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Scope Management

Scope Management

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Scope Management

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  1. Scope Management Chapter 5

  2. 1- Project Scope Project scope is everything about a project – work content as well as expected outcomes. Scope management is the function of controlling a project in terms of its goals and objectives and consists of: 1) Conceptual development 4) Scope reporting 2) Scope statement 5) Control systems 3) Work authorization 6) Project closeout

  3. Elements in project scope management.

  4. Elements in project scope management.

  5. 1- Conceptual Development The process that addresses project objectivesby finding the best ways to meet them. Key steps in information development: • Problem/need statement: state the goals, underlying the problem and define what the project intends to do. • Information gathering: gather all relevant data, because project can only be initiated when the PM have a clear understanding of it.

  6. 1- Conceptual Development • Constraints: PM must understand any restrictions that may affect the project development.(time, budget, client demands…) • Alternative analysis: Problems offer alternative methods for solution. A clear understanding of the nature of the problem may help generating alternative solutions. • Project objectives: when each step is well done, the project will logically reaches its objectives.

  7. Problem Statements Successful conceptual development requires: • Reduction of overall project complexity • Goals and objects are clearly stated • Reference points are provided • Complete understanding of the problem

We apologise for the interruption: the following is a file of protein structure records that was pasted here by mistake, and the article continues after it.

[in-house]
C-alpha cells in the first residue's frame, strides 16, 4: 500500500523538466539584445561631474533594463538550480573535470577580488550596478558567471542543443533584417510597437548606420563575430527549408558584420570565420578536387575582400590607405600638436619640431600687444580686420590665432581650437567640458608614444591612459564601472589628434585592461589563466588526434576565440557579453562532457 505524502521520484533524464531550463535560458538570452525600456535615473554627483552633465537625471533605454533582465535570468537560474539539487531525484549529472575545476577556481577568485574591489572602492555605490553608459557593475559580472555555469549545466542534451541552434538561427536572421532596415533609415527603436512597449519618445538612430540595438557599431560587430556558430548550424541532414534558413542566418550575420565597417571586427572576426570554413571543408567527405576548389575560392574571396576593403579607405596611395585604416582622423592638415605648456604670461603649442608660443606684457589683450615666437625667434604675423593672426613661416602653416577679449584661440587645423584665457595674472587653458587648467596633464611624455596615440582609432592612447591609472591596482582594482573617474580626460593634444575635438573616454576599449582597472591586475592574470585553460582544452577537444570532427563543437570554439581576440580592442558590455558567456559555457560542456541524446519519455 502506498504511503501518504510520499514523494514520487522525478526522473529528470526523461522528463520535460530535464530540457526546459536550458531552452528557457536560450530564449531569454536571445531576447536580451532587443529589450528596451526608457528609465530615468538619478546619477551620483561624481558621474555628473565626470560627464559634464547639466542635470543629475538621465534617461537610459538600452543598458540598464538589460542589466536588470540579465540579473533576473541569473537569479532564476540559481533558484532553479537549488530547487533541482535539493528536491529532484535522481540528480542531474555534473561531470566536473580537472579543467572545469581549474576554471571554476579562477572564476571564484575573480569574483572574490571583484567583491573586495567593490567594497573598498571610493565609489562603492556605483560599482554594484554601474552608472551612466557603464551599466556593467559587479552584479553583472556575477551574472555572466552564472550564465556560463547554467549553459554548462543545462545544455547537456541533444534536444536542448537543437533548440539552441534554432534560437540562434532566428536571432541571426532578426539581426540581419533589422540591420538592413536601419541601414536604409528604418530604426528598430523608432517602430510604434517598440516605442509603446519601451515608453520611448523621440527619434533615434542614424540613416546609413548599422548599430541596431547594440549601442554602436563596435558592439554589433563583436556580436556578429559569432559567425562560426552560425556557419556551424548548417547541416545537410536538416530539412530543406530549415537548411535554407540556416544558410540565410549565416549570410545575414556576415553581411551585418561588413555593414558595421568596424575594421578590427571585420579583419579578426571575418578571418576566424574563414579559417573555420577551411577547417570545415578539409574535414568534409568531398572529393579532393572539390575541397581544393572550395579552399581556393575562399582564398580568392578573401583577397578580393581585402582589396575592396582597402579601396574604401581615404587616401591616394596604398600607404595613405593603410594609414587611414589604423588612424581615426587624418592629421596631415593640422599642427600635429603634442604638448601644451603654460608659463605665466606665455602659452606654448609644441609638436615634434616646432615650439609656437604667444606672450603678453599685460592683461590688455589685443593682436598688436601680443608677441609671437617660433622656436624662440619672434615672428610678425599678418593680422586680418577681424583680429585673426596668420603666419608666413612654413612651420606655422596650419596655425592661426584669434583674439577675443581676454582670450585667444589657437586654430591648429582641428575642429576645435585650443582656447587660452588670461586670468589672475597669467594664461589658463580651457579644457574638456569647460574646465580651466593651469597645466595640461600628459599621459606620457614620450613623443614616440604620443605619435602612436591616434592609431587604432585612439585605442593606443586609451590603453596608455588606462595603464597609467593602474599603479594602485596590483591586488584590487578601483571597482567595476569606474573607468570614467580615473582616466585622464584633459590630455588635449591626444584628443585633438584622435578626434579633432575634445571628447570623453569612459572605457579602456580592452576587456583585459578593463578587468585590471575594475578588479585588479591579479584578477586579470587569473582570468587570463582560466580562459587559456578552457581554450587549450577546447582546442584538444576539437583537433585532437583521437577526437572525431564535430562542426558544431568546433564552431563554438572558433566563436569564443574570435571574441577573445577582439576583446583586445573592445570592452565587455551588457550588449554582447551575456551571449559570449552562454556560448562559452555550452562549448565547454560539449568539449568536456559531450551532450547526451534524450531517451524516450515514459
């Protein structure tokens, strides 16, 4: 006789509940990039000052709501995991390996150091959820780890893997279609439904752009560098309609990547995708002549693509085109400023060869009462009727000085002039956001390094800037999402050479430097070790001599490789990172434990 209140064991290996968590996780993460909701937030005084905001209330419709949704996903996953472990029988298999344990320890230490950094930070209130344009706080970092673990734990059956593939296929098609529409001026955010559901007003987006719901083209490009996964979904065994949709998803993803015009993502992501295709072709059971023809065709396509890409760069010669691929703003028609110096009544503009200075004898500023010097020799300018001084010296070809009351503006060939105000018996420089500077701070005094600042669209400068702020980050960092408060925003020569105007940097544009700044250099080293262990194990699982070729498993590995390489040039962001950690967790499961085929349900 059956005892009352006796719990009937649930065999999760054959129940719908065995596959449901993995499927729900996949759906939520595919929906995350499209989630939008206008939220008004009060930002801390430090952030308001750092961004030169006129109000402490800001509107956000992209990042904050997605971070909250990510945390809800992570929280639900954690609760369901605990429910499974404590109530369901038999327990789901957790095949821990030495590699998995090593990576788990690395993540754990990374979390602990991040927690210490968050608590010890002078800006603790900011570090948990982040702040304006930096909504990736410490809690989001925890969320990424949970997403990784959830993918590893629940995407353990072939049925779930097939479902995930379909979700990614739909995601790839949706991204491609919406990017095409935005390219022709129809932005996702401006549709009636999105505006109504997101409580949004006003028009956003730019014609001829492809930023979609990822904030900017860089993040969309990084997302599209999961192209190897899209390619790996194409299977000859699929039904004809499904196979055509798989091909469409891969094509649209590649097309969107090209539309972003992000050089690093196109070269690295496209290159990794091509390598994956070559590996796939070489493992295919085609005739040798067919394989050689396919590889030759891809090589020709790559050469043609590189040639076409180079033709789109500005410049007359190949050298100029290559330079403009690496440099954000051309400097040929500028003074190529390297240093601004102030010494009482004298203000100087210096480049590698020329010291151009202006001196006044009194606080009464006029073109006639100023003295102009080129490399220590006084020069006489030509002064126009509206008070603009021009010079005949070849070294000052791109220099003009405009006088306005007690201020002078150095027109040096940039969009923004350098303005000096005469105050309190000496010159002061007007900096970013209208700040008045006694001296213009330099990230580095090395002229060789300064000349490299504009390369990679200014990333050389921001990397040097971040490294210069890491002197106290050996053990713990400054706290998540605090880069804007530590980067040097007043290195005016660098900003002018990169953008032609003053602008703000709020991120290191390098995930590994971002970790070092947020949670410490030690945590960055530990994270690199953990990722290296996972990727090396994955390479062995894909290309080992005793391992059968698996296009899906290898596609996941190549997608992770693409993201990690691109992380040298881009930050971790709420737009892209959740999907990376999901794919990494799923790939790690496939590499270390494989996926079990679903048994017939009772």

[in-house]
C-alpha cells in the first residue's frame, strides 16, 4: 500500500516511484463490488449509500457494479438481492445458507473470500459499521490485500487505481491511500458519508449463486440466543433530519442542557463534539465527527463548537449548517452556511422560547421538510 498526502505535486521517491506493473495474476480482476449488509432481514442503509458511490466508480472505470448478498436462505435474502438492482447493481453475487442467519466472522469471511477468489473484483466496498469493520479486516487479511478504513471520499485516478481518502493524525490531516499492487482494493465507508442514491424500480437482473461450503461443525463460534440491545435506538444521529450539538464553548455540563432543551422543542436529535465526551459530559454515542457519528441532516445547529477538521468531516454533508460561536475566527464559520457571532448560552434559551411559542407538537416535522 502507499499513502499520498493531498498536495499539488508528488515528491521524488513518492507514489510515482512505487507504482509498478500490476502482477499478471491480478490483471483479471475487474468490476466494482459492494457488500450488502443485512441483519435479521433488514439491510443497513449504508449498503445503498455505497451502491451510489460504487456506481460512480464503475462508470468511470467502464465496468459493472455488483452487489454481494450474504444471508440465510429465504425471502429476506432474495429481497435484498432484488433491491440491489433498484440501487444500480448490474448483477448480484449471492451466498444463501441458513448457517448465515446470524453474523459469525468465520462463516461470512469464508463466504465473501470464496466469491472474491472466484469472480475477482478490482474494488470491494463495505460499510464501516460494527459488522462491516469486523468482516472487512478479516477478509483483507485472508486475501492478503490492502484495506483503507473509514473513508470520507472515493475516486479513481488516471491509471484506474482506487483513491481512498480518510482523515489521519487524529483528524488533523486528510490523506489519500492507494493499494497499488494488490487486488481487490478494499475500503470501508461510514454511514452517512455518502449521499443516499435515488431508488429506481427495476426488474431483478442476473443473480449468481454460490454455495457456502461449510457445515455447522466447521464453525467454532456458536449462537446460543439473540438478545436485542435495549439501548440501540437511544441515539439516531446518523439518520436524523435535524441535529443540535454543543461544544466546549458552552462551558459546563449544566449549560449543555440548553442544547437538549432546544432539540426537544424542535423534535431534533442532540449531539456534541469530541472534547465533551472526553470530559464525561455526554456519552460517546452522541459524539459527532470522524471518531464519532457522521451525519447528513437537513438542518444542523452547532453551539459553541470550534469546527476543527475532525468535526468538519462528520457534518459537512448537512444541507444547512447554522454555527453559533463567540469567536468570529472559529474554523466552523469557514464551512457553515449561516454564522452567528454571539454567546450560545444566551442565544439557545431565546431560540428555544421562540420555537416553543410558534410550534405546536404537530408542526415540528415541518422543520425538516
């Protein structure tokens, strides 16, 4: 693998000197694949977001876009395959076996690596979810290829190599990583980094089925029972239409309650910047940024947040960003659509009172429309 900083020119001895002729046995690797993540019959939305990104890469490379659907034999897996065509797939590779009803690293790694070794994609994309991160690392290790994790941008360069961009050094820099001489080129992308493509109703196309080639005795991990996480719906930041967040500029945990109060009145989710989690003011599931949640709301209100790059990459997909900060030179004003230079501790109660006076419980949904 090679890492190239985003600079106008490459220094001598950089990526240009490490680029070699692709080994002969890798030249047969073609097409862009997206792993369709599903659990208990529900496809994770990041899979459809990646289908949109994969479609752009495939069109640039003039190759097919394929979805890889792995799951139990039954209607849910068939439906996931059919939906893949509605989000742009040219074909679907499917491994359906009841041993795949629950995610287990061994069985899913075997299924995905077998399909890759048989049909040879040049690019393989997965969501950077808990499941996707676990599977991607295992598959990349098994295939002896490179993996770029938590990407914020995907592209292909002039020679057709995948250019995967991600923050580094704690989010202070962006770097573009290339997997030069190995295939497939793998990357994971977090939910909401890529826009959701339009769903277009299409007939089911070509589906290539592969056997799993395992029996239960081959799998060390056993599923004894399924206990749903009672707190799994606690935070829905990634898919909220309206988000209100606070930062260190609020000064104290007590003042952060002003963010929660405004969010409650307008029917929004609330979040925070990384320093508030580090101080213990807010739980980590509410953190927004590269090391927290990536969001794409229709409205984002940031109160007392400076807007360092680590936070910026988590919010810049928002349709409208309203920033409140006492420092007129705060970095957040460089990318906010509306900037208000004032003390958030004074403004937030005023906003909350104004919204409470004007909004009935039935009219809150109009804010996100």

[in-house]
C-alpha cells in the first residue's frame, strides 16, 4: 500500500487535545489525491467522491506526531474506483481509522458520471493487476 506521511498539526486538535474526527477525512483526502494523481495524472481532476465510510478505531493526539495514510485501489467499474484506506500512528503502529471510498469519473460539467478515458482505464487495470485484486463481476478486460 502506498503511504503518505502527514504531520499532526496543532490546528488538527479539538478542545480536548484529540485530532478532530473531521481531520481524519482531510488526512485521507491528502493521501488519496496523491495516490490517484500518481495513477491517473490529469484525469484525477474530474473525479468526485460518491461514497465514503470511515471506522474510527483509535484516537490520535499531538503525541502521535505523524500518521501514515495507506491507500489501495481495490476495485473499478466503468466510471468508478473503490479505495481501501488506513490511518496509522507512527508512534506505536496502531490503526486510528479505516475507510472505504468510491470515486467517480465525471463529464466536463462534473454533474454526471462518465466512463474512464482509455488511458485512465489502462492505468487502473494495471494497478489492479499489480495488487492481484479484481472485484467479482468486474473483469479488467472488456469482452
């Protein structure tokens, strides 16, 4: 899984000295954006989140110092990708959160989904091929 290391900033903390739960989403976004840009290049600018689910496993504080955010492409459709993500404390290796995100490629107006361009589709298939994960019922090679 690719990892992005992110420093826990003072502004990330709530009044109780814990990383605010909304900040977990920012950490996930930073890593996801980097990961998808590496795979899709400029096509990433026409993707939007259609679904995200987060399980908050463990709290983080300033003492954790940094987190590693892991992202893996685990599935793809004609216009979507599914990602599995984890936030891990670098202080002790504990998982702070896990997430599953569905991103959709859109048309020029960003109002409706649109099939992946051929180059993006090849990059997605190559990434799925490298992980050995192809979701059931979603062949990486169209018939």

8. Statement of Work (SOW) A SOW is a detailed narrative description of the work required for a project. Effective SOWs contain • Introduction and background • Technical description • Timeline and milestones • Client expectations

  9. Statement of Work (SOW)

  10. Statement of Work (SOW)

  11. 2-The Scope Statement Process: reflects a project’s team best efforts at creating the documentation and approval of all important project parameters prior to proceeding to the development phase. It includes: • Establish the project goal criteria • cost • schedule • performance • Deliverables: any measurable, tangible verifiable outcome result or item. • review and approval gates • Develop the management planfor the project • Establish a work breakdown structure • Create a scope baseline

  12. The scope statement

  13. The scope statement

  14. Elements in a comprehensive statement of work

  15. Elements in a comprehensive statement of work

  16. Elements in a comprehensive statement of work

  17. Work Breakdown Structure • A process that sets a project’s scope by breaking downits overall mission into a cohesive set of synchronous, increasingly specific tasks. • The best way to start a project is to recognize that any project is just the collection of a number of discrete steps or activities. There is no magic formula: projects get completed one step at a time, activity by activity. • A WBS is “a deliverable-oriented grouping of project elements which organizes and defines the total scope of a project. Each descending level represents an increasingly detailed definition of a project component”.

  18. WBS 1-Goal setting using WBS 2-Goal setting without WBS

  19. Work Breakdown Structure a process that sets a project’s scope by breaking downits overall mission into a cohesive set of synchronous, increasingly specific tasks. The Purrpose s of WBS: • 1. IT ECHOES PROJECT OBJECTIVES. • 2. IT IS THE ORGANIZATION CHART FOR THE PROJECT. • 3. IT CREATES THE LOGIC FOR TRACKING COSTS, SCHEDULE, AND PERFORMANCE SPECIFICATIONS FOR EACH ELEMENT IN THE PROJECT. • 4. IT MAY BE USED TO COMMUNICATE PROJECT STATUS. • 5. IT MAY BE USED TO IMPROVE OVERALL PROJECT COMMUNICATION. • 6. IT DEMONSTRATES HOW THE PROJECT WILL BE CONTROLLED.

  20. 1.0 1.2 1.3 1.4 1.3.1 1.2.1 1.3.2 1.2.2 1.2.3 1.2.3.1 1.2.3.2 Work Breakdown Structure and Codes The project is the overall project under development Work Packages are individual project activities Deliverables are major project components Subdeliverables are supporting deliverables

  21. Sample WBS in MS Project

  22. WBS: example Consider the case of a student working together on a term paper and final presentation for a college seminar. The 1st step is to breakdown the project into a series o tasks, each one allocated to a member. The process becomes easier to manage by reducing it to a series of simpler tasks.